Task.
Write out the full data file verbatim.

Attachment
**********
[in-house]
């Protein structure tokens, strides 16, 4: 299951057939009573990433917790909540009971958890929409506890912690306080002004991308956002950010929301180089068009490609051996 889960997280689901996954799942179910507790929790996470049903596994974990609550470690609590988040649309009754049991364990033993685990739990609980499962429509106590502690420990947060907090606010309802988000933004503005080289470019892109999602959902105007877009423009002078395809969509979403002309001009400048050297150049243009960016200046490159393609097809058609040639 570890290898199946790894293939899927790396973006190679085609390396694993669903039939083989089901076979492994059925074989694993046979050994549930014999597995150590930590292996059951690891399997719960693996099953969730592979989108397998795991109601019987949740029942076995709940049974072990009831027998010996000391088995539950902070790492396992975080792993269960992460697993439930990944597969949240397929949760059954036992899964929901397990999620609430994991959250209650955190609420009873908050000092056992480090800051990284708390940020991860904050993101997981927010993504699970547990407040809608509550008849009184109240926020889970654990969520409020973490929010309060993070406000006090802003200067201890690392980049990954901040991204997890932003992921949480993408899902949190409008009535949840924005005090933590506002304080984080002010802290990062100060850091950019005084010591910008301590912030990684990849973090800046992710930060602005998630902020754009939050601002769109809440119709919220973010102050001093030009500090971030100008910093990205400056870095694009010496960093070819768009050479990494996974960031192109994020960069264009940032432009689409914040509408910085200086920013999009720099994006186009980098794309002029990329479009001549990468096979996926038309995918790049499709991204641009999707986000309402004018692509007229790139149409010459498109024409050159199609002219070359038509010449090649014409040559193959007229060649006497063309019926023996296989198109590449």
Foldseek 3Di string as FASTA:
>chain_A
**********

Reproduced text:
[in-house]
């Protein structure tokens, strides 16, 4: 299951057939009573990433917790909540009971958890929409506890912690306080002004991308956002950010929301180089068009490609051996 889960997280689901996954799942179910507790929790996470049903596994974990609550470690609590988040649309009754049991364990033993685990739990609980499962429509106590502690420990947060907090606010309802988000933004503005080289470019892109999602959902105007877009423009002078395809969509979403002309001009400048050297150049243009960016200046490159393609097809058609040639 570890290898199946790894293939899927790396973006190679085609390396694993669903039939083989089901076979492994059925074989694993046979050994549930014999597995150590930590292996059951690891399997719960693996099953969730592979989108397998795991109601019987949740029942076995709940049974072990009831027998010996000391088995539950902070790492396992975080792993269960992460697993439930990944597969949240397929949760059954036992899964929901397990999620609430994991959250209650955190609420009873908050000092056992480090800051990284708390940020991860904050993101997981927010993504699970547990407040809608509550008849009184109240926020889970654990969520409020973490929010309060993070406000006090802003200067201890690392980049990954901040991204997890932003992921949480993408899902949190409008009535949840924005005090933590506002304080984080002010802290990062100060850091950019005084010591910008301590912030990684990849973090800046992710930060602005998630902020754009939050601002769109809440119709919220973010102050001093030009500090971030100008910093990205400056870095694009010496960093070819768009050479990494996974960031192109994020960069264009940032432009689409914040509408910085200086920013999009720099994006186009980098794309002029990329479009001549990468096979996926038309995918790049499709991204641009999707986000309402004018692509007229790139149409010459498109024409050159199609002219070359038509010449090649014409040559193959007229060649006497063309019926023996296989198109590449």
Foldseek 3Di string as FASTA:
>chain_A